DY: Yeah. There’s glockenspiel. Don Was and I, the very talented producer/musician – Don and I have known each other for many years, he’s now running, appropriately so, Blue Note, the EMI label – were talking a couple of years ago about what I was gonna do next. One night we were working, I was doing a guest vocal on Elizabeth Cook’s record that Don was producing. And I played some of the stuff I was thinking about recording, things I was writing, and he said, ‘Well, this is kind of like a mashup of everything you’ve heard in your life.’ I said, maybe it is that. There’s a variety of sounds that have accompanied me on my life’s musical journey.
BG: I’m just a few years older than you, and I think we both listened to AM radio in the ’60s and you could hear Sinatra and the Beatles and Aretha Franklin …
DY: Sinatra, depending on the cut (laughter). You could hear Buck Owens, the Beatles, the Rolling Stones followed by Frank Sinatra, followed by the Troggs.
BG: Yeah, wasn’t that great?
DY: It was a great moment in music. I’m better for it as a musician for having experienced that moment in pop music culture, in the history of American music.
BG: I think we now consume our music the way we consume our politics, listening to stuff we’re predisposed to liking, and I don’t think that’s a good thing.
DY: No, it’s not. It’s certainly not expansive. Look, within the community of musicians that I know, genre is something we’re really only aware of because of the nature of the commercial delivery of music and the need to identify, for folks, the cataloging, if you will. It’s a reference source. But it’s not a boundary for musicians. In fact, in the last 20 hours, we posted a few things that may be on that deluxe edition. I just went in with the band without intention, one (song) I wrote in between takes of another song, we were kind of revisiting a couple of things on ‘3 Pears.’ We’re calling it ‘3 Pears and Then Some: Whole and Peeled the Deluxe Edition.’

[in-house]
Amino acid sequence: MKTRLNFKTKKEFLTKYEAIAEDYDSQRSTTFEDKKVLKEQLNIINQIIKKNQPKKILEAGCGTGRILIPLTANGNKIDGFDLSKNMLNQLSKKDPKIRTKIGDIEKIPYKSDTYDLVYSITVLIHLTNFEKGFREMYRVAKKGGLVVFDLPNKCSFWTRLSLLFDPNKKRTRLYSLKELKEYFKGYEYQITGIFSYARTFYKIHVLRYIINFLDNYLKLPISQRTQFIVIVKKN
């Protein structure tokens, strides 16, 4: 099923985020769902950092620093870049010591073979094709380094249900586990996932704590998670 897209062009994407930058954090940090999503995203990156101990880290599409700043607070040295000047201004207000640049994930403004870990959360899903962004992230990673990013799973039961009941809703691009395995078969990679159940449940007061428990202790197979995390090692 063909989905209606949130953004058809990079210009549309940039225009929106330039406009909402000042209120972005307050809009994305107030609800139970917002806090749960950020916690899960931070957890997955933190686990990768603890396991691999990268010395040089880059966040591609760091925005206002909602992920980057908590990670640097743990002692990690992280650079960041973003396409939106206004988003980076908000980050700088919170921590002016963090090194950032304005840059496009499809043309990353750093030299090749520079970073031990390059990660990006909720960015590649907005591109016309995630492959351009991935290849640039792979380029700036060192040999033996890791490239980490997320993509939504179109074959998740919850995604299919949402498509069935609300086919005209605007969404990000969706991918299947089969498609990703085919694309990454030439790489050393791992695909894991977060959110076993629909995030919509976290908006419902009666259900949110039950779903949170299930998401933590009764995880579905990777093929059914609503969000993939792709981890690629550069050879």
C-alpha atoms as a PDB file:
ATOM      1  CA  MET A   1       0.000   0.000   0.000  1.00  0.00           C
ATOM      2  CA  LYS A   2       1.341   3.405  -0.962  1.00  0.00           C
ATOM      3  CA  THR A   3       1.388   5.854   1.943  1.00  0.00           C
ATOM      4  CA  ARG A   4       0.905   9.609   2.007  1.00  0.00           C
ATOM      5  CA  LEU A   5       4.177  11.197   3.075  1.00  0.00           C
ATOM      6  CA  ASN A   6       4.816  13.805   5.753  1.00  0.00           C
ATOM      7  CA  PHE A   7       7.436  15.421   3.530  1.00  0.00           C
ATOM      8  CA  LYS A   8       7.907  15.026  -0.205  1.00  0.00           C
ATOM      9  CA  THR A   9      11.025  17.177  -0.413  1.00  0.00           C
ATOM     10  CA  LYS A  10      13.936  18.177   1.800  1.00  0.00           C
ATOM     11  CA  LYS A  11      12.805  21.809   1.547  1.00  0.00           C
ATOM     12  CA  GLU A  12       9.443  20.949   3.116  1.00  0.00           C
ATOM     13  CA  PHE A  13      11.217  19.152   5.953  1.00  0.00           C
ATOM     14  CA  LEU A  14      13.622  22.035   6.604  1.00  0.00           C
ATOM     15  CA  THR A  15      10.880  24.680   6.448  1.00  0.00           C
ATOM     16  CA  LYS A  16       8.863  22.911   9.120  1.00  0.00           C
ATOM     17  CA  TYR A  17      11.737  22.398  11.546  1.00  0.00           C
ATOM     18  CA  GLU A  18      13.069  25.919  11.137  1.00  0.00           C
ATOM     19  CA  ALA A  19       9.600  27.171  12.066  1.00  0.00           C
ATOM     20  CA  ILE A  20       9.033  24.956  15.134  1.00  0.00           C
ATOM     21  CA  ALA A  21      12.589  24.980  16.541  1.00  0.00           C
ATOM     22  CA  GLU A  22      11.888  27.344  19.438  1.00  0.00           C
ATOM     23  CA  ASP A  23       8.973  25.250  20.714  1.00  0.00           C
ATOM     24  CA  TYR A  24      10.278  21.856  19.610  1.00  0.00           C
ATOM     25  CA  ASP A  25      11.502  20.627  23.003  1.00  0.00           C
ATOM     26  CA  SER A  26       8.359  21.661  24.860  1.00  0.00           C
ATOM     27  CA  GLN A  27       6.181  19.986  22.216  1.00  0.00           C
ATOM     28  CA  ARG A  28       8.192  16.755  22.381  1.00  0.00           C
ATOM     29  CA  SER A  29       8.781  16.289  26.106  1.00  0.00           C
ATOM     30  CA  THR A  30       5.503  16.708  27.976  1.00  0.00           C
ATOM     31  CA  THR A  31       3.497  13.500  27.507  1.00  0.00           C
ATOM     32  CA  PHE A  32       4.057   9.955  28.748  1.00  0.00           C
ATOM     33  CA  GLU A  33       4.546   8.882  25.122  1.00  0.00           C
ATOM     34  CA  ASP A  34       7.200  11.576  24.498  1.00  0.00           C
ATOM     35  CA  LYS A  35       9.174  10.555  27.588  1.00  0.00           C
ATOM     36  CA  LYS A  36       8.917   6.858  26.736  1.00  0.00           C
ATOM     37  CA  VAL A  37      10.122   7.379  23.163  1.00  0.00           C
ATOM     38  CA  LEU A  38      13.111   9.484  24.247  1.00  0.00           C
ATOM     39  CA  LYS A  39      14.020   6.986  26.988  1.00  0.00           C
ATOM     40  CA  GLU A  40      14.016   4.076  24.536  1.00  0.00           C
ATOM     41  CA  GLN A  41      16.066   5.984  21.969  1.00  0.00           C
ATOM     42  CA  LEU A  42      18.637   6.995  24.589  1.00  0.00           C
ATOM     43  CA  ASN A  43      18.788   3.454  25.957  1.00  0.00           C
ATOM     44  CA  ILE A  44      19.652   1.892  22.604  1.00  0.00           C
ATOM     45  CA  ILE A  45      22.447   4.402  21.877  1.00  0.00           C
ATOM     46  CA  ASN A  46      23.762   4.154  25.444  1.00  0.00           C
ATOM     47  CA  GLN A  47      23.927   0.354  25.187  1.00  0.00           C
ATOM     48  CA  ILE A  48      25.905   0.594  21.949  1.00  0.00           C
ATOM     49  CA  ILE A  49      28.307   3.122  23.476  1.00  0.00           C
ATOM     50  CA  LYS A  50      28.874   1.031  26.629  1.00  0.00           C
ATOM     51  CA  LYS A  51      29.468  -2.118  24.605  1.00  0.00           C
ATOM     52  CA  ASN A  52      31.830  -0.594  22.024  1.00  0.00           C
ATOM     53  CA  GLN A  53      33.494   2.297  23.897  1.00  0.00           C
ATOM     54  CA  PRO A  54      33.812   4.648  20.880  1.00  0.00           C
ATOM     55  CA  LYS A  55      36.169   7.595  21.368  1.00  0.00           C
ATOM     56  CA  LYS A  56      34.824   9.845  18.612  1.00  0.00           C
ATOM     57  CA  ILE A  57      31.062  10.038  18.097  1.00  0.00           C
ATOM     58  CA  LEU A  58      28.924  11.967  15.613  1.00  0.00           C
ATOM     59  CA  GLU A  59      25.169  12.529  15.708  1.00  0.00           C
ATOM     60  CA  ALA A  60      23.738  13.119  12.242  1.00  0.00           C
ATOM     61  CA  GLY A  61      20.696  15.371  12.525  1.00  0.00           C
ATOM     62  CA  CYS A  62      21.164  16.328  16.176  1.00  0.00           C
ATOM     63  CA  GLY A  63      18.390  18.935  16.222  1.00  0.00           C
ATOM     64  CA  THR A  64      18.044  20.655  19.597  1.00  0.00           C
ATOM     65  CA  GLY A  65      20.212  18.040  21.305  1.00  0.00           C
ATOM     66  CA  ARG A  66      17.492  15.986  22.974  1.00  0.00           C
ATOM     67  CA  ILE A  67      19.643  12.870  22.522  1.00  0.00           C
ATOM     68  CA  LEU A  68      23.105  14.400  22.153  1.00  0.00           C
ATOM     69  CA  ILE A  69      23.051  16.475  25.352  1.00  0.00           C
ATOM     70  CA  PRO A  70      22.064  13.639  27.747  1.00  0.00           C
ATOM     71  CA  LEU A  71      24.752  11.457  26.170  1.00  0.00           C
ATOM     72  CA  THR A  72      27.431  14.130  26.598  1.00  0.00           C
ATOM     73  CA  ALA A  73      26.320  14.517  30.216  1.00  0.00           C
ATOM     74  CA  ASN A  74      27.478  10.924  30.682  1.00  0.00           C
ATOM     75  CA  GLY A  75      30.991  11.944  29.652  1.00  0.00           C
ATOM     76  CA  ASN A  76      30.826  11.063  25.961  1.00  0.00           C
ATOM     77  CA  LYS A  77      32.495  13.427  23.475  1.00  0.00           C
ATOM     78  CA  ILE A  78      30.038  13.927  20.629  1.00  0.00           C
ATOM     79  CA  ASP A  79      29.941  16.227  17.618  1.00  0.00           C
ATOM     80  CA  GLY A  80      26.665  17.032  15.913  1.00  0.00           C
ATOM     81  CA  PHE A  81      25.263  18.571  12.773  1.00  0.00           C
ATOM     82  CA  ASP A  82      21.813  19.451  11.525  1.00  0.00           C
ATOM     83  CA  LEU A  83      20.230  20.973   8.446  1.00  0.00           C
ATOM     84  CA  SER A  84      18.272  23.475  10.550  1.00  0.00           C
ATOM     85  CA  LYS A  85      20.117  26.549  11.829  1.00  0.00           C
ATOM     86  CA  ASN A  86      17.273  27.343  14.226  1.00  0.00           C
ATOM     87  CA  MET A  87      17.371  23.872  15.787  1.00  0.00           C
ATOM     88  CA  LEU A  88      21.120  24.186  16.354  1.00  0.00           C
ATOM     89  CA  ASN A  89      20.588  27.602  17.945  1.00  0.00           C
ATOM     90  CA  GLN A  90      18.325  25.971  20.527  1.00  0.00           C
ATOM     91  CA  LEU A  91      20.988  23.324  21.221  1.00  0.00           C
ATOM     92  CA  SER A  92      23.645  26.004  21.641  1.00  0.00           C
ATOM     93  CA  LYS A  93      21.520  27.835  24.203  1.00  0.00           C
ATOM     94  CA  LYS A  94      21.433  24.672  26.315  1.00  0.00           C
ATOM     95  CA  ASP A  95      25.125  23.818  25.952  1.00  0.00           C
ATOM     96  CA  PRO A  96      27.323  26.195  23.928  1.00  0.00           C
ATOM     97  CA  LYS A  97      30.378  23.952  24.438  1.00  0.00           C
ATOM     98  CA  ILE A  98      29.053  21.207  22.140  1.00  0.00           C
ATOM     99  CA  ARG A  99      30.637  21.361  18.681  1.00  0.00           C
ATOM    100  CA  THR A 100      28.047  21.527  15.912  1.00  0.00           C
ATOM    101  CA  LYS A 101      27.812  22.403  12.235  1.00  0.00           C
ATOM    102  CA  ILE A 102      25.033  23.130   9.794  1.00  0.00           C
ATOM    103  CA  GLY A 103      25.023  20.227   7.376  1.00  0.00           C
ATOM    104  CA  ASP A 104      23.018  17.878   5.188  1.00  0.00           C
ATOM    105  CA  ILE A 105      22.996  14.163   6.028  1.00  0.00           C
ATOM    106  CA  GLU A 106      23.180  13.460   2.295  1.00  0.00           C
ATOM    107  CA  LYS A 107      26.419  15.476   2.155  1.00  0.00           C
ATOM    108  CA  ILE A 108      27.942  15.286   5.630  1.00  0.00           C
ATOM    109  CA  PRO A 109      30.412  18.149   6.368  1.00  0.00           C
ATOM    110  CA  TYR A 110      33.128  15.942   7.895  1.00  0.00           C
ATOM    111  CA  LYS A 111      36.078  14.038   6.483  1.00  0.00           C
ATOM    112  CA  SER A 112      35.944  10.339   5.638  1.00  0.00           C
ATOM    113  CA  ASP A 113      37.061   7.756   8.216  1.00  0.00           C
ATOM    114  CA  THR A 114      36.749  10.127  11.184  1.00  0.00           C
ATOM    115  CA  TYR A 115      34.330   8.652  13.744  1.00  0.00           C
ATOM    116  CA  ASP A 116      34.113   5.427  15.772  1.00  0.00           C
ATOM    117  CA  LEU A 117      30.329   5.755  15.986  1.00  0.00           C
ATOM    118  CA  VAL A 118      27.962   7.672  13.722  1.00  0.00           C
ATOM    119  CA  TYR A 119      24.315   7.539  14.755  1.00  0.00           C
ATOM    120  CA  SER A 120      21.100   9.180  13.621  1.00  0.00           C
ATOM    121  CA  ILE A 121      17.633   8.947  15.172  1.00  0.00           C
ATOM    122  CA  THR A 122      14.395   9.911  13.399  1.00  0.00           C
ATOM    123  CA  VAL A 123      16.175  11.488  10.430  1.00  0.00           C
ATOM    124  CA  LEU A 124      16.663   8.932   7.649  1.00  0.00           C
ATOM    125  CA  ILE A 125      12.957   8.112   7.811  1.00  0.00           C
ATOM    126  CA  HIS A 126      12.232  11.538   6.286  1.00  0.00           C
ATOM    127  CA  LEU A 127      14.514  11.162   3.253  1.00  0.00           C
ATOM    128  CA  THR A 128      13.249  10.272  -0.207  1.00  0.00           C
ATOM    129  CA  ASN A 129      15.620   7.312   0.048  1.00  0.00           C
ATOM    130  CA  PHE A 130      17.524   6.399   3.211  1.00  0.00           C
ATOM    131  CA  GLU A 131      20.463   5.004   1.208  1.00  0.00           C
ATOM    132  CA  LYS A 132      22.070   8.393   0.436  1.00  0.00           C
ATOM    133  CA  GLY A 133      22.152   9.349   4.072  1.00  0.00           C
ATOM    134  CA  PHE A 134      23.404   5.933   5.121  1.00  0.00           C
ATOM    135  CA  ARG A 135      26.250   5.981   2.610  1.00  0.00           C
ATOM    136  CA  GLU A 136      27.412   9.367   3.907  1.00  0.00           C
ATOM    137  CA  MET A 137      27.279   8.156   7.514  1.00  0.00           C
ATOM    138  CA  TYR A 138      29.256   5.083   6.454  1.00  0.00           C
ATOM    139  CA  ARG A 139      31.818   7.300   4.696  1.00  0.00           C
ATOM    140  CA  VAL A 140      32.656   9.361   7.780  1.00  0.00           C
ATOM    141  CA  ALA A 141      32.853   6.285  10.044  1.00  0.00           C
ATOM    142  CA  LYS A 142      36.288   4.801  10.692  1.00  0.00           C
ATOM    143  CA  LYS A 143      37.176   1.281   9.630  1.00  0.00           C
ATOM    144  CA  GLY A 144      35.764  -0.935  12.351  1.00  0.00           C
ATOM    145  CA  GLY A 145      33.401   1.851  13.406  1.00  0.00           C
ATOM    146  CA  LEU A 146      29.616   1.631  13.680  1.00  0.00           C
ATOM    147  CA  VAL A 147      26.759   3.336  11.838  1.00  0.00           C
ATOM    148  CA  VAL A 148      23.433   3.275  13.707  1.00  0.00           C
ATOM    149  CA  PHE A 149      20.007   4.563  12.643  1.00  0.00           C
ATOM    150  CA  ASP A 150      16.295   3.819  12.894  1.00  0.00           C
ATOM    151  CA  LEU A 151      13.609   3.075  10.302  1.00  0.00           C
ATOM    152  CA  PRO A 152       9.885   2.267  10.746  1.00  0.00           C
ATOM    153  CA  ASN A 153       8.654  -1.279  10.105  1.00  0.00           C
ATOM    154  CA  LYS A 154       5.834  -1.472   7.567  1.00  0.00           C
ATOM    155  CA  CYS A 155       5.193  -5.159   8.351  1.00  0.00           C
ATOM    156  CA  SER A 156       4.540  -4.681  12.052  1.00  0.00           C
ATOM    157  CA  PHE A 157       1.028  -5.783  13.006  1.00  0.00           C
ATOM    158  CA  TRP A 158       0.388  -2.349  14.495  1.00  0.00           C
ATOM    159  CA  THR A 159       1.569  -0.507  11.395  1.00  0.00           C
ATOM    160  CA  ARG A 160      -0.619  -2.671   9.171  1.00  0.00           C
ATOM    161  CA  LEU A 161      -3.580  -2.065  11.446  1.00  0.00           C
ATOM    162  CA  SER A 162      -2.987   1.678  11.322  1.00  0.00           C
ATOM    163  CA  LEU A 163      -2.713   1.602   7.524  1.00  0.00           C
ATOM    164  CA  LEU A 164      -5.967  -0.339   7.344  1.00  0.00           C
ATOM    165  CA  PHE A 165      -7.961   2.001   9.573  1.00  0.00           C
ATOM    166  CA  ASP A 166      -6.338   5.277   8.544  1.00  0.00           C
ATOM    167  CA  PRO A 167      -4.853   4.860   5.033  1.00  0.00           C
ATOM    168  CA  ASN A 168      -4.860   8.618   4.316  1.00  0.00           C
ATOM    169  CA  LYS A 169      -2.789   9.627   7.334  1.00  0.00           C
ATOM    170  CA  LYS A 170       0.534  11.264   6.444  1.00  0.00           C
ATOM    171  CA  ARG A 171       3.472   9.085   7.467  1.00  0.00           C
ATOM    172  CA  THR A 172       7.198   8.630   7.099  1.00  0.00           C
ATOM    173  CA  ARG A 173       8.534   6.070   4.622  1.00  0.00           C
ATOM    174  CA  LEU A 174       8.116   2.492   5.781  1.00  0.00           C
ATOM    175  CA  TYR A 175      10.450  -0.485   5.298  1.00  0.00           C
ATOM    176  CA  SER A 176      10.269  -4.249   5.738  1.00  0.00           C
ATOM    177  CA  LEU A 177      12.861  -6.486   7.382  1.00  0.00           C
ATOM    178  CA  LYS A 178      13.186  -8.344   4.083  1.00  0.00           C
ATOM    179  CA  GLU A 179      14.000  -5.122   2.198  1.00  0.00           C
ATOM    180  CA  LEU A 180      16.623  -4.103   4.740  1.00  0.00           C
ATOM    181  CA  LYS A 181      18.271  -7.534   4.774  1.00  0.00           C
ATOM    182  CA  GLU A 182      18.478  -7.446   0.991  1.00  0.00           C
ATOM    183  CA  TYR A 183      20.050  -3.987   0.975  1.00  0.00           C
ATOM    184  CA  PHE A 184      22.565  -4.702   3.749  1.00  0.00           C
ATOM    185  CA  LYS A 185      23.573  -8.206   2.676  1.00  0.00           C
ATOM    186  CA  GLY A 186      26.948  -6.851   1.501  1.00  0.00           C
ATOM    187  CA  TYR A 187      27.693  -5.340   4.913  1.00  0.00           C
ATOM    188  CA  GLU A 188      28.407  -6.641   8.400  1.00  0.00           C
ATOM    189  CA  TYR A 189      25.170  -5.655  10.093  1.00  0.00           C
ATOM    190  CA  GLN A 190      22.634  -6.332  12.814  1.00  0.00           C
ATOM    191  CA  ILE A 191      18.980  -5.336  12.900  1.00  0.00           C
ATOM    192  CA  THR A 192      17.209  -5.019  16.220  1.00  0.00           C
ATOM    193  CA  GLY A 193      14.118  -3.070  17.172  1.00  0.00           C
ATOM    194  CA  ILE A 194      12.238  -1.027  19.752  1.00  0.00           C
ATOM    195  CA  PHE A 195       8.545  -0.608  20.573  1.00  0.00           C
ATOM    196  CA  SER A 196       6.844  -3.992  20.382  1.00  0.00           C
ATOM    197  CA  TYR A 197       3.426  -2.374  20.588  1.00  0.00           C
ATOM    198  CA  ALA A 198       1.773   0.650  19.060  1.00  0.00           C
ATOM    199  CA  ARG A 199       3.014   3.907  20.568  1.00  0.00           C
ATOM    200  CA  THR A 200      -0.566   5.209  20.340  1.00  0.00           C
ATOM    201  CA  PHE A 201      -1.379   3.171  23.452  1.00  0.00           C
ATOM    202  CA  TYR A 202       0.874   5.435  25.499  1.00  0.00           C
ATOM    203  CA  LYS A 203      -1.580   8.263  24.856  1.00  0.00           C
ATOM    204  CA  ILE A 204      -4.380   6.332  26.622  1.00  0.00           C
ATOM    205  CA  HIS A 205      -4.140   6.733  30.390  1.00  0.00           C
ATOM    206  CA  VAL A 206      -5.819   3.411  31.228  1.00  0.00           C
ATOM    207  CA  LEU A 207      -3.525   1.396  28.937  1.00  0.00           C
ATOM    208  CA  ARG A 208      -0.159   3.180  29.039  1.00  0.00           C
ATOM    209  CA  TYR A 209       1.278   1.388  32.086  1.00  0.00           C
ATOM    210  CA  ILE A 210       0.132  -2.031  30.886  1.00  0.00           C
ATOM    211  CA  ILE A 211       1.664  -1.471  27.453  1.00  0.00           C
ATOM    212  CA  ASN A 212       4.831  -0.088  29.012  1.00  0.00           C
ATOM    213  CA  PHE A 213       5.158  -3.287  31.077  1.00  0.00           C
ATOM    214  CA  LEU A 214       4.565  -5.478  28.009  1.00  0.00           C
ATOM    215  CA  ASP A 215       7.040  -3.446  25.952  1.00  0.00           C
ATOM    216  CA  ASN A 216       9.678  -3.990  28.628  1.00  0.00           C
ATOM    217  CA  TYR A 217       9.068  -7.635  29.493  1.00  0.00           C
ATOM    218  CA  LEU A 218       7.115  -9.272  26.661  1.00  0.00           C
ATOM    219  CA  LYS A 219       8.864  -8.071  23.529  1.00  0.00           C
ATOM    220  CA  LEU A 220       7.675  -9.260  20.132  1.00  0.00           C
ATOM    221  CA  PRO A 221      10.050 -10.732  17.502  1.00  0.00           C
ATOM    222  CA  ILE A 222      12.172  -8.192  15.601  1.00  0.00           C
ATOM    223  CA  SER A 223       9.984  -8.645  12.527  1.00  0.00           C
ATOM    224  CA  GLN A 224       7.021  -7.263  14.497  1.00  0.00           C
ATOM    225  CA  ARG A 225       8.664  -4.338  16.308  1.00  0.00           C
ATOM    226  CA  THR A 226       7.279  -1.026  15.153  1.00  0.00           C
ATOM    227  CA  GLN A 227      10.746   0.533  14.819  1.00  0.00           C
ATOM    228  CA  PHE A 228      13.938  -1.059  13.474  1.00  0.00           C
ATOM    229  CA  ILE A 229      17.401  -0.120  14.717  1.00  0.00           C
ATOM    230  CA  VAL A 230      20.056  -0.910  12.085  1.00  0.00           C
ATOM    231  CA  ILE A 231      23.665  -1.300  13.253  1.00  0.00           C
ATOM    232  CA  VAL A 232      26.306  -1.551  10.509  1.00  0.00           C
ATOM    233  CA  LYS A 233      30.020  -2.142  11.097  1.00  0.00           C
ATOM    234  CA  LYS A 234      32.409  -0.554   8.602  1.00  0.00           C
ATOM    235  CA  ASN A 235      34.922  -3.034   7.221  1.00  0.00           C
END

We had done some radio shows, and there may be a few of those things that end up on that version of the album. The band and I couldn’t help ourselves and got off into the mischief of a recording studio and cutting some brand new tracks. A couple of things are up on my Facebook today, they’re Soundclouded up for folks until Warner releases them for download.
BG: The year you got your first break, in 1986, was a good year for Steve Earle and Marty Stuart and a bunch of other pre-Garth types, and a lot of those people are still, to one degree or another, still going strong. It was a good class that year.
DY: Well you know what, it was a good year to share the ears of the public with a lot of acts. There’s a vortex of time and place that happens. I know in the early ’80s in LA, it felt like it must have felt in the late ’60s when Chris Hillman, one of the founding members of the Byrds, kept pushing the envelope of what rock could address, what a rock audience would respond to, when he encouraged the Byrds not only on, to me the first country-rock album, ‘Sweetheart of the Rodeo,’ but the album before, ‘Younger Than Yesterday,’ where Chris brought in (guitarist) Clarence White before he brought in Gram Parson, into the Byrds. That moment must have been just electric. Chris helped Stephen Stills and Neil Young get their first gig as the Buffalo Springfield at the Whiskey A Go Go. He said, look, you gotta hire these guys, and then he encouraged some of the CBS (Records) guys to go over and listen.
There was this great commingling of musical styles and performers that went on late ’60s and early ’70s and really launched modern country-rock. And Emmylou Harris was born out of that moment, she really served as a beacon for me to navigate towards on the West Coast. The record she did with Brian Ahern, that original Hot Band, along with Linda Ronstadt and the stuff that had greater success in terms of its metamorphosis into a pop format, the Eagles of course – Poco, the Burrito Brothers are kind of unsung heroes. I was asked by Chris, I was very flattered, he had me write the foreword to the book ‘Hot Burritos’ (subtitled ‘The True Story of the Flying Burrito Brothers’) and I alluded to the fact that they were … this almost King Arthur-esque tale of country-rock that had been born out of the West Coast. These guys were taking country music to a young rock ‘n’ roll audience and making it pertinent for my generation.